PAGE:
I realize it has only been one night, so it may be premature to celebrate. But I was afraid we'd find feathers flung in the field, perhaps a corpse or two.
Yesterday I initiated the fourth phase of Operation Free Range Poultry. In the first phase, our chickens, ducks, and geese were in an enclosure near the house protected by electrified netting with a tarped section to protect against aerial predators. In phase two, we exposed them to aerial predators by removing the tarp. In phase three, I swapped the electronet for four strands of electrified wire, exposing them to any predator that may crawl or dig under.
Phase four? I set up electronet down at the lake. As Wendy refers to it, I "Pied Pipered" them from the house through the field and into the netted enclosure. My flute was a little container of feed, and I kept tossing some in front of me so the chickens would run to the next place. The geese are good at keeping up, and in fact prefer to walk just ahead of me if they can. The ducks? Well, they kind of do their own thing. We only have three and one of them turned around mid-migration and walked home. She didn't even look back. (I had to carry her down later.)
Although the poultry are back in electronet, they're more exposed to predation than ever. The netting is on three sides, with one end open to the lake so they can drink and swim and generally just try to figure out how to make it work for them. This means they're exposed to any predator who doesn't mind swimming a bit for its dinner. There are even more predators away from the house, including boar, foxes, snakes, pine martens, hawks, and owls. In fact, I heard the familiar scream of a hawk while erecting the electronet, as though it was thanking me for dropping off dinner.
If it's so dangerous for them, why am I doing it? Because the poultry are an important part of the natural pest control system I'm trying to create. Flies and ticks are a problem for our cows in the warmer months; chickens are adept at consuming ticks and removing fly larvae from cow patties. There's also a liver fluke here that's hard to avoid because its eggs travel in the water, using slugs as intermediaries. Ducks like to eat slugs, so their job is to interrupt the life-cycle of the liver fluke. The geese don't do much to protect against pests, but they're big and loud and don't sleep through the night so they're like the poultry alarm system. If the poultry are able to survive and accomplish these tasks, they'll more than pay for themselves even if we never get a single egg or roast dinner.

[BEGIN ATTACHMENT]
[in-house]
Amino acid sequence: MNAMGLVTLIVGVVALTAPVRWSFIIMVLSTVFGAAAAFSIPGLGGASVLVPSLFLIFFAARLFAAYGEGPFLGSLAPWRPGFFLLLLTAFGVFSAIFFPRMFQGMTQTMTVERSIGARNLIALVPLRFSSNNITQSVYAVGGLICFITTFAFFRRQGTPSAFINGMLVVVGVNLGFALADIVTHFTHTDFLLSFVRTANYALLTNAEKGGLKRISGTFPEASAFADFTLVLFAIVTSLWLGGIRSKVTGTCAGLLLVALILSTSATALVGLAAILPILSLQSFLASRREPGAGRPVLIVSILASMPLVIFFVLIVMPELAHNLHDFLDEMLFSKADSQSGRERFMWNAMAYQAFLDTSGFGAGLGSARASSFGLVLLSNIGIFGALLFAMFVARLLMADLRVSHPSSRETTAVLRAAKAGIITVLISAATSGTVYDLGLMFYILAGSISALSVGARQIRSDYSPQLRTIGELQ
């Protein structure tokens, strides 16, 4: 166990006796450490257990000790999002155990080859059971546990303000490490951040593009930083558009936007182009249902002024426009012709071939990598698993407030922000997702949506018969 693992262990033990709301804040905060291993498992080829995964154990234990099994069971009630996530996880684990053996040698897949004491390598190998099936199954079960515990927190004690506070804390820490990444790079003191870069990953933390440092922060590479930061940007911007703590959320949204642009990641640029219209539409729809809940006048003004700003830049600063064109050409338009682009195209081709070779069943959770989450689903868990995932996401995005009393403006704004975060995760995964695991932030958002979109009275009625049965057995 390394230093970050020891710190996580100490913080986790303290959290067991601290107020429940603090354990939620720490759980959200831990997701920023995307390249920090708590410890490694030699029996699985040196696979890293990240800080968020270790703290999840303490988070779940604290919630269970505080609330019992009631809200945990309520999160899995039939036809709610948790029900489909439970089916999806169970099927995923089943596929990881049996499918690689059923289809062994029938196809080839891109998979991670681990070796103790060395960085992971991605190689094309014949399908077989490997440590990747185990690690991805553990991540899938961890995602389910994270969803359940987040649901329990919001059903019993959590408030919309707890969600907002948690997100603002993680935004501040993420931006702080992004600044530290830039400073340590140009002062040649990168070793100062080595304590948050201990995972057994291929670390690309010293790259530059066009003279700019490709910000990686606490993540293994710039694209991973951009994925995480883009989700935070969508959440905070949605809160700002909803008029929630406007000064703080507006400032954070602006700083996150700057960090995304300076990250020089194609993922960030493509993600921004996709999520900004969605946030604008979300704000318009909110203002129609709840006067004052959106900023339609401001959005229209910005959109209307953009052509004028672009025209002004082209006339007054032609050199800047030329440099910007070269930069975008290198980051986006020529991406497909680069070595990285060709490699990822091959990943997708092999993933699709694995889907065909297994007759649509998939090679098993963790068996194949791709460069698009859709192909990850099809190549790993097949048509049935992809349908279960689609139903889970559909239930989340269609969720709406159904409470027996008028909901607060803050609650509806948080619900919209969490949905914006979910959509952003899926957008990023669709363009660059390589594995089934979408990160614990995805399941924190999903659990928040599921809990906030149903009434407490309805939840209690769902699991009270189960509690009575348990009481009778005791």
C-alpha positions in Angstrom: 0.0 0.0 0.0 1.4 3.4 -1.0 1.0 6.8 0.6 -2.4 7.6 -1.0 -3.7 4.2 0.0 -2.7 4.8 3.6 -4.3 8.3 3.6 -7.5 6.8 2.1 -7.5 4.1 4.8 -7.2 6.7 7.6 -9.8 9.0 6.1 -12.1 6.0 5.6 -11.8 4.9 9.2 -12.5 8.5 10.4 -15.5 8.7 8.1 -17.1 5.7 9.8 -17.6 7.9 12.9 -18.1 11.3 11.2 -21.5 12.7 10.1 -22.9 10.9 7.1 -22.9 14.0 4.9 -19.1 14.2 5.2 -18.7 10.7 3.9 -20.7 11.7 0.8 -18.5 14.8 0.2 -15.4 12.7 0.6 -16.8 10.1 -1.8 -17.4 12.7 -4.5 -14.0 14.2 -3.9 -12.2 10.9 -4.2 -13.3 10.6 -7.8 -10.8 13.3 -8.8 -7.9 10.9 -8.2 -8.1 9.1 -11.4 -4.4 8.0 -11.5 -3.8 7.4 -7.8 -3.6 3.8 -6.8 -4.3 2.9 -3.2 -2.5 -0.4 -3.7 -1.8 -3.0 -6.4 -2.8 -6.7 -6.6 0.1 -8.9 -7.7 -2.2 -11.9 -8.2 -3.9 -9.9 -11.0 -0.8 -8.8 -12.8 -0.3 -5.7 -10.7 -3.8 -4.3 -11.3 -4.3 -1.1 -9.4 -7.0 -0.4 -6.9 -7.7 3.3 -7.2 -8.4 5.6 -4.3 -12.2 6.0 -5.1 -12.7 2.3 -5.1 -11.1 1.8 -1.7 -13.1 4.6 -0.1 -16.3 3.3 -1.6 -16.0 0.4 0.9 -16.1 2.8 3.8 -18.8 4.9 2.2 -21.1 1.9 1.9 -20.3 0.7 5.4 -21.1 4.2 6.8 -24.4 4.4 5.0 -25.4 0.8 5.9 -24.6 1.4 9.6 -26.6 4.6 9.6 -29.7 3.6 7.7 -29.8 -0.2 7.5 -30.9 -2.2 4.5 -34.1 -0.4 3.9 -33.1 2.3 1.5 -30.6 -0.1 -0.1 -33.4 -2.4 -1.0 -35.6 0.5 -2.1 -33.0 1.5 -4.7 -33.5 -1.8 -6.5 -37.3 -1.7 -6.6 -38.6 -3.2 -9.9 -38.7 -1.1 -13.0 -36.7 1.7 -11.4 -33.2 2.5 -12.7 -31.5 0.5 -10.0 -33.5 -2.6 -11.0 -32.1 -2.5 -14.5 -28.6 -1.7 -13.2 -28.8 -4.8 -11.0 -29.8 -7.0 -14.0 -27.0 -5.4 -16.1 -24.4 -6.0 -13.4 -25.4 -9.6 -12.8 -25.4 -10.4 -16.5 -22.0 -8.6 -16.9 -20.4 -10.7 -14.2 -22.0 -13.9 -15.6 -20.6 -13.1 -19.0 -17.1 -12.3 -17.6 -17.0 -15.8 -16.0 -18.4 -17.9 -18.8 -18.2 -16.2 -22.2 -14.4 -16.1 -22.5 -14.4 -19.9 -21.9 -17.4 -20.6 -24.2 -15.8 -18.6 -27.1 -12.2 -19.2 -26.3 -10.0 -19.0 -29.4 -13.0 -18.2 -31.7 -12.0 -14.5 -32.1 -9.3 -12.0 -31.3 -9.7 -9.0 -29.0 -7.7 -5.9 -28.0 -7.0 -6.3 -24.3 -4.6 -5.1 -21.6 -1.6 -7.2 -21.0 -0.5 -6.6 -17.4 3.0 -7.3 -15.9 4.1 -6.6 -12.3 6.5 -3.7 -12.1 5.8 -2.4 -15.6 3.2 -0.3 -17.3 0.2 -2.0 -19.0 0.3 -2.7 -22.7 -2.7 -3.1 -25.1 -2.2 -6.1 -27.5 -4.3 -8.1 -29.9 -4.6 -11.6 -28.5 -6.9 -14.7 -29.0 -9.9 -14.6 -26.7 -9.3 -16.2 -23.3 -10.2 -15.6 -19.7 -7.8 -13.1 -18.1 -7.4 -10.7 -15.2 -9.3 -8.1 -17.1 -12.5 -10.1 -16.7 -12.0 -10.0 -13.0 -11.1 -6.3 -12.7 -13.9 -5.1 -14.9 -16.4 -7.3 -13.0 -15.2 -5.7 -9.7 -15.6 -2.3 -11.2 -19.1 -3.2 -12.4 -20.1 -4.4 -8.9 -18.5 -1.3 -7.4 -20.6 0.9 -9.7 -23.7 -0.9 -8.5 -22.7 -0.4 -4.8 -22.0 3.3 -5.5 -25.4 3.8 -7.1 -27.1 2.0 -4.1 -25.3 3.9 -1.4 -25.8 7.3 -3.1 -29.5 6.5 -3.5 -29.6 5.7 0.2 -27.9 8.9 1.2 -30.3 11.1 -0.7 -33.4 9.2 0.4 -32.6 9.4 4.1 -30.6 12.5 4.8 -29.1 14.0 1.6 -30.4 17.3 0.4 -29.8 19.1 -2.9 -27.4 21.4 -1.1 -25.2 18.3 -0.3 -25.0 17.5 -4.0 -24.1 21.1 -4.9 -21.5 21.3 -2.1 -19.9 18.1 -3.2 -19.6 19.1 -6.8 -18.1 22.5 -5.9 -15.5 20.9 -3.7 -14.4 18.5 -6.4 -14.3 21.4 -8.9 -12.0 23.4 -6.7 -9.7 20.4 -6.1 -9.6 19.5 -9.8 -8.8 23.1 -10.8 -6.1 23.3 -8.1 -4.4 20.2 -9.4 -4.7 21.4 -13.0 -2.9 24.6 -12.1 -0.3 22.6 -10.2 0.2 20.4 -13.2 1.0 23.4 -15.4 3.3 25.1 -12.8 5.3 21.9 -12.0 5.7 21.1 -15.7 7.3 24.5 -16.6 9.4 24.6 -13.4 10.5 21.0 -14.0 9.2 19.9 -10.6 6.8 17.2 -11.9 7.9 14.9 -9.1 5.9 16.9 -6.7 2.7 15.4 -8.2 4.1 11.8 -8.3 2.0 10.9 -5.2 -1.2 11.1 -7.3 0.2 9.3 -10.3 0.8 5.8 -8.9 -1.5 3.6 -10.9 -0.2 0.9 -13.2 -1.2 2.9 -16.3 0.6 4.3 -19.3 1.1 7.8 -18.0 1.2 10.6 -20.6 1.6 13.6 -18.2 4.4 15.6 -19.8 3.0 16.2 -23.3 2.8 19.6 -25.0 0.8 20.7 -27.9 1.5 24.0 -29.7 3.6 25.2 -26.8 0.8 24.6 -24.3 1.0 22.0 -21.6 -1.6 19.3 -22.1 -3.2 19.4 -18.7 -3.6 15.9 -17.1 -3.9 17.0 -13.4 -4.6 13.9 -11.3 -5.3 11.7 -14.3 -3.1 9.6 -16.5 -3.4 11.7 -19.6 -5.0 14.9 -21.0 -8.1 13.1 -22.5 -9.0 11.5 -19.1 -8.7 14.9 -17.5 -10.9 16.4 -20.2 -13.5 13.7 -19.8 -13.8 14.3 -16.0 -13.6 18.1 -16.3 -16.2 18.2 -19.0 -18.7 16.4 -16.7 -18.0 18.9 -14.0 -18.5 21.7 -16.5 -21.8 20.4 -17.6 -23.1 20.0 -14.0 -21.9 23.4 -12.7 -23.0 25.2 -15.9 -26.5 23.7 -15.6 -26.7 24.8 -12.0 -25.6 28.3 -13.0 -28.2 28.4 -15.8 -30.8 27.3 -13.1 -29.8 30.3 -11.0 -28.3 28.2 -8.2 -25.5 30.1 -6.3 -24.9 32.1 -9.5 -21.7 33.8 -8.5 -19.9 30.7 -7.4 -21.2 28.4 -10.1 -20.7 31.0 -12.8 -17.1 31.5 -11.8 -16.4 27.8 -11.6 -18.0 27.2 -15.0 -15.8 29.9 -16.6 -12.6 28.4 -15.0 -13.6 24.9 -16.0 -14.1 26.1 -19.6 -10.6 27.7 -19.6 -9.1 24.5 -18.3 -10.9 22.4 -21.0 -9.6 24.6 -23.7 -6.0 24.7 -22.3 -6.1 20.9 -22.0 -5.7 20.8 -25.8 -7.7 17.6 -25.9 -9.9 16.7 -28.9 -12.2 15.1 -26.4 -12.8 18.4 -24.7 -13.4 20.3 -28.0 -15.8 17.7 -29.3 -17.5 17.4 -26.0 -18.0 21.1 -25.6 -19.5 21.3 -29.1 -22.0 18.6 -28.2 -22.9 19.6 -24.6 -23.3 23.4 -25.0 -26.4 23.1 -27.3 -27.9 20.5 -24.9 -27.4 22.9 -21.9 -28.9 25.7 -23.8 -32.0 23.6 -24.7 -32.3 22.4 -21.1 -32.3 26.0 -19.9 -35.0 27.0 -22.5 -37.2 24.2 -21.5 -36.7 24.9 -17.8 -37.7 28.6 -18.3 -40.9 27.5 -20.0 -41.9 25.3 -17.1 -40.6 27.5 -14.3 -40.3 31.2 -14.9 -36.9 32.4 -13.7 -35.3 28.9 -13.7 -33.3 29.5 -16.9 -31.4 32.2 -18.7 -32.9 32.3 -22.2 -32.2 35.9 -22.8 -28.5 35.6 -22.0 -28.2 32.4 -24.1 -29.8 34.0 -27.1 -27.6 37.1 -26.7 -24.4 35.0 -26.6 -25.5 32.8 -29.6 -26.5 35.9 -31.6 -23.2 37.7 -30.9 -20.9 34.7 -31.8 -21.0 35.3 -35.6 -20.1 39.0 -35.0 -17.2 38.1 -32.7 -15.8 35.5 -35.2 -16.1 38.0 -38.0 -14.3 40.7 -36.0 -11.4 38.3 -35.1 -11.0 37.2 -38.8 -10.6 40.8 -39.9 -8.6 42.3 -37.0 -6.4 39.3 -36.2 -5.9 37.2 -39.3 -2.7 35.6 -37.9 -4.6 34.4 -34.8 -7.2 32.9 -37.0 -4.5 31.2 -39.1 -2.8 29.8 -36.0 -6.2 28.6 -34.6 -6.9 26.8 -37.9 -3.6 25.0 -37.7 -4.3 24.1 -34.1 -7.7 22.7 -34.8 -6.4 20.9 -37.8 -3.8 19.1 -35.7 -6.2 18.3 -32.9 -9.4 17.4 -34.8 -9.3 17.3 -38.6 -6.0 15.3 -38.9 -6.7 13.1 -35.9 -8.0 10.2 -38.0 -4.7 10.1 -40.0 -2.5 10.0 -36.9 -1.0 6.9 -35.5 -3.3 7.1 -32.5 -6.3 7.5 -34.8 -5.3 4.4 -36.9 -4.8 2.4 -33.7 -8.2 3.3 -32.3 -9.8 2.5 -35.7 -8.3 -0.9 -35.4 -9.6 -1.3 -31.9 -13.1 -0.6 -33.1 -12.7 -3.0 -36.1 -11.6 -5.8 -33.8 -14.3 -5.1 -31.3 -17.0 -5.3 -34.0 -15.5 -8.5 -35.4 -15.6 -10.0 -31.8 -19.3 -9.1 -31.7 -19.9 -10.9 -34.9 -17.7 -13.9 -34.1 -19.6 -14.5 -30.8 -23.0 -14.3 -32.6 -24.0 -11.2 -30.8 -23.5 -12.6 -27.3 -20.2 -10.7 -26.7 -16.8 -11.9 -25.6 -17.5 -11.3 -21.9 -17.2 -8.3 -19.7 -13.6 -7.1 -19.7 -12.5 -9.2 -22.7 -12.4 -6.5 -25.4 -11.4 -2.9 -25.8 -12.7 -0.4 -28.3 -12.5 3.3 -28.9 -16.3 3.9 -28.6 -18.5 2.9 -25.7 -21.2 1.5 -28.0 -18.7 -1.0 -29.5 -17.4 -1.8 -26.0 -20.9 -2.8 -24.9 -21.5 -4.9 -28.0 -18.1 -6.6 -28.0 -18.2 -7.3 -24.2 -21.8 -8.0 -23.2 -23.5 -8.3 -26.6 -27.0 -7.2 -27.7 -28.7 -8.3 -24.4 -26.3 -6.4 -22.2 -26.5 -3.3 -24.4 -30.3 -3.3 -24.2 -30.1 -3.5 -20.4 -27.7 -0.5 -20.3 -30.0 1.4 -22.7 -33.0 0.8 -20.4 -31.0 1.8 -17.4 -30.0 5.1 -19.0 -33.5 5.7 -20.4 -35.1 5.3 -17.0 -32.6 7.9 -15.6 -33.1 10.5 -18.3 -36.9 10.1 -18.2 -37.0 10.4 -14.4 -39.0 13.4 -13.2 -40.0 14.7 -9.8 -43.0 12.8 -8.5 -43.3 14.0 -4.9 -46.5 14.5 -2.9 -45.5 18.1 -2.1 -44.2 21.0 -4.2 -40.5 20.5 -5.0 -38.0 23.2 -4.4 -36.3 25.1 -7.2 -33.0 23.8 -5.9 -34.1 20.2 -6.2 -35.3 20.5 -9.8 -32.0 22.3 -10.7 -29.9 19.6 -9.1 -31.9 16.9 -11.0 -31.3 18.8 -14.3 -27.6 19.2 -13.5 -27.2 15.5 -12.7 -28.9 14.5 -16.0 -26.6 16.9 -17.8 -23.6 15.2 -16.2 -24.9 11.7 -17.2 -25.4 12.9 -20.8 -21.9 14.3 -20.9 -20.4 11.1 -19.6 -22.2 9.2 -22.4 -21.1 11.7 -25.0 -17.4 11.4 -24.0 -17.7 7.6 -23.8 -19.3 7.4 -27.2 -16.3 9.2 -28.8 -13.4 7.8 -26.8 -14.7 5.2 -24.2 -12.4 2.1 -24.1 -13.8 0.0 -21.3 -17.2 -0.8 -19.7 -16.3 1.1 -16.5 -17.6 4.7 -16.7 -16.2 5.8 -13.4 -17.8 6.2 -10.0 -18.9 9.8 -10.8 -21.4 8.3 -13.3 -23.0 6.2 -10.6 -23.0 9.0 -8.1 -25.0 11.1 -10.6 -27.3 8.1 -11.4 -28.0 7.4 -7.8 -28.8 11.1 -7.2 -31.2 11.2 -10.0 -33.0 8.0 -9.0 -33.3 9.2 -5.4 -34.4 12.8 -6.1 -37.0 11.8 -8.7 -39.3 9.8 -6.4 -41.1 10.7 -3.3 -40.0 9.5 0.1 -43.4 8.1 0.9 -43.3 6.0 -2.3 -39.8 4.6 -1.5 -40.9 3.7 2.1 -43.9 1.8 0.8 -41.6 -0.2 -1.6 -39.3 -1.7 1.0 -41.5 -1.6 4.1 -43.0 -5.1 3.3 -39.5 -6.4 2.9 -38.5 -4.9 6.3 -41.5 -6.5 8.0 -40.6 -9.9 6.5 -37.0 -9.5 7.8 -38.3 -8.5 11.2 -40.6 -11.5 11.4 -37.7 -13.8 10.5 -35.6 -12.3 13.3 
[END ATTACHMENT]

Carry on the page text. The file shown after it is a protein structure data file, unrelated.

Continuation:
They do have some tools. When the chickens were still chicks, we lost one to an aerial predator. The other chicks watched it happen. They don't tend to lounge around in open space; they lounge under bushes or in brush. Maybe they learned from watching, or maybe they would've hidden themselves anyway. One night while we had the electronet up near the house, a fox dragged a duck under (or through) the netting and we found a trail of feathers leading into a thicket of brush near a stream, far from the house. I suspect that duck had chosen to sleep on the ground near the fence. The remaining ducks don't do that; they choose something to roost on, away from the perimeter.
There are places to hide and take cover in the temporary enclosure I've created - trees, reeds, blackberry thickets. And I moved a large compost bin with a lid down there too where the chickens can sleep if they'd like since they no longer have a coop. At my mom's suggestion, I also added a battery-powered light with a motion sensor and pointed it where I expect the poultry will sleep - just to give them a heads-up if something tries to sneak up on them in the dark.
I don't know if this will work, but I sure hope it does. I watched the chickens drink from the lake today, and the geese and ducks have all been for a swim. I love observing them in nature, doing what they do, without my involvement. The chickens can't leave the enclosure yet but the ducks and geese can. The ducks can easily fly over the fence and all the waterfowl can swim and exit the lake wherever they want. (Only a small portion of the lake joins with the enclosure.) But so far they keep returning to the enclosure.
Fingers crossed everyone continues to be okay. If so, I'll remove the netting when I feel like they've made their new home there and won't come back up to the house. That will be the fifth and final phase: true freedom for all of us.